We all remember what it was like to be a teenager. Most of us can also appreciate the roles our parents, teachers, and other important figures played in helping us get through those sometimes-awkward transition years. Along with puberty, pressure to fit in with peers, and school-related stress that teenagers experience, today’s teens face some new challenges. They’re far more connected to their social networks via social media, and they’re privy to the seemingly endless storm of information and advice (both good and bad) on the web.
As parents of digital-age teenagers, it can feel overwhelming to meet these challenges and parent in a world that feels constantly plugged-in and on-the-go. Family meals provide an excellent opportunity to connect with your teens and imbue them with healthy habits that can last them a lifetime.
Widespread Internet access allows today’s teens an opportunity to grow with modern technology and develop practical knowledge and skills. At the same time, trying to get teenagers to look away from their phones for a moment can prove difficult, to say the least. Teach your teens how to find time away from the web, games, and social media to help them restore a sense of peace. Fear of missing out (FOMO) affects us all sometimes, but when we allow ourselves and our loved ones to feel consumed by staying up-to-date and in-the-know about everything all at once, we can let priceless moments occurring right in front of us to pass us by. Allow mealtimes to be a time of family togetherness away from the bustling, ever-connected world.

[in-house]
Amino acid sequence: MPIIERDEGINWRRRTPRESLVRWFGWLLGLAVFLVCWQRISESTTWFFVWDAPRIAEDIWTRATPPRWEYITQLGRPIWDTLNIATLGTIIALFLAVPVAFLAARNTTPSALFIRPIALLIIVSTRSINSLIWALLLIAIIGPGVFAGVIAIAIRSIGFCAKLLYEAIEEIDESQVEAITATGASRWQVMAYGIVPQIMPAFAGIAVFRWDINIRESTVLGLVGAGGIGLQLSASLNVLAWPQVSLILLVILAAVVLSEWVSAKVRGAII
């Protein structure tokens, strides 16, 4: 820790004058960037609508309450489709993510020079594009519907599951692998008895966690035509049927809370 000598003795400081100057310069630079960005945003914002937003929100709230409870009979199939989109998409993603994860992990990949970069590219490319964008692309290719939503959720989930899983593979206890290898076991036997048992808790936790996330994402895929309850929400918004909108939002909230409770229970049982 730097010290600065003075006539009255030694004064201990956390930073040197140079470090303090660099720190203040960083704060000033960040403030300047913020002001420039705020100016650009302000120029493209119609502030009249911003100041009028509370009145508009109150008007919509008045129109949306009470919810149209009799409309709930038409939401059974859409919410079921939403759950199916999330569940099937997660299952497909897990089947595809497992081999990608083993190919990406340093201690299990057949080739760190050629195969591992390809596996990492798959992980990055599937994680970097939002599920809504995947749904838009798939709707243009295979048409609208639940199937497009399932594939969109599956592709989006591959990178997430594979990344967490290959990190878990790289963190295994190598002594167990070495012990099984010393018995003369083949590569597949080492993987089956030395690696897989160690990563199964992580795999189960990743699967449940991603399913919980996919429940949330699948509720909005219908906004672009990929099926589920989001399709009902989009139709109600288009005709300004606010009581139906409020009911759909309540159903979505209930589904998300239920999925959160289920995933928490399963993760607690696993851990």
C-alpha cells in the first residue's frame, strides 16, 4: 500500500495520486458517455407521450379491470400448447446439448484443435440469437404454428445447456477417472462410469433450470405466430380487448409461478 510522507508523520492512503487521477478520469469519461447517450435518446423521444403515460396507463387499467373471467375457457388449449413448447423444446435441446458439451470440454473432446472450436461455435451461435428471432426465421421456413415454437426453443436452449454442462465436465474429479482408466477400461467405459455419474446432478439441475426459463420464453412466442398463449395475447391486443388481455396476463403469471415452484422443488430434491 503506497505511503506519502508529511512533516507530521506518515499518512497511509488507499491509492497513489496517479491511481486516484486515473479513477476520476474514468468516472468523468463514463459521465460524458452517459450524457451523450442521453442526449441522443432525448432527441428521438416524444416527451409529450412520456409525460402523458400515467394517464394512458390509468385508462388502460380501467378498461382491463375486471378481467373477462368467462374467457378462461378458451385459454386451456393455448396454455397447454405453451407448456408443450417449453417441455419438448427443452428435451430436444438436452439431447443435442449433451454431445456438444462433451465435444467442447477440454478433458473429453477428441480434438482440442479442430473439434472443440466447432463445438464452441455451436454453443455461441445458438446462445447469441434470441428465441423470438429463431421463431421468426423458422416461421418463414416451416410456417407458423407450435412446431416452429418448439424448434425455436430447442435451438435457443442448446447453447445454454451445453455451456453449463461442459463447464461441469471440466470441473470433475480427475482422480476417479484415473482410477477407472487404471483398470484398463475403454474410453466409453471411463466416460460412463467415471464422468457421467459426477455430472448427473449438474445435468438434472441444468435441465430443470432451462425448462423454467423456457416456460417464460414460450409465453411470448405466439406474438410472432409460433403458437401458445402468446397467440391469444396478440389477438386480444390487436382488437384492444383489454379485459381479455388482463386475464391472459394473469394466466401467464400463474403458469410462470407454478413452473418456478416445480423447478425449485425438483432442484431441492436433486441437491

2. Use meals as a teaching tool.
Teenagers aren’t usually the most captive audience, especially when you’re trying to teach them about health and nutrition. Luckily, sneaking some health know-how into your teenager can be as easy as serving up healthy food he or she loves. Serving nutritious, homemade food accustoms your teen to eating well and creates healthy habits that they’re unlikely to break later in life. Meal prep times can also be a learning opportunity for your teen; increasing teenagers’ levels of comfort while cooking with fresh ingredients imbues them with skills they’ll continue to use when cooking as adults.
3. Get chatty.
Communication is key to maintaining any healthy relationship, but it’s especially important that teenagers feel a sense of warmth and openness when engaging with their parents. Teenagers can experience what feels like thousands of personal crises a day, from relationship woes to friendship drama and everything in-between. Our teens often look to us for guidance in navigating this new terrain. A recent survey found that teenagers reported talking to their parents more at mealtimes than at any other time. Make mealtime a space for “anything goes” conversation, and encourage your teen to open up about their ideas, fears, and struggles. As likely the only time you’re guaranteed to spend this amount and quality of time with your teen each day, take advantage of this opportunity to build your relationship and show your teen that you’re invested in helping them grow. Caring goes a long way.
Pinnacle Prevention Blog
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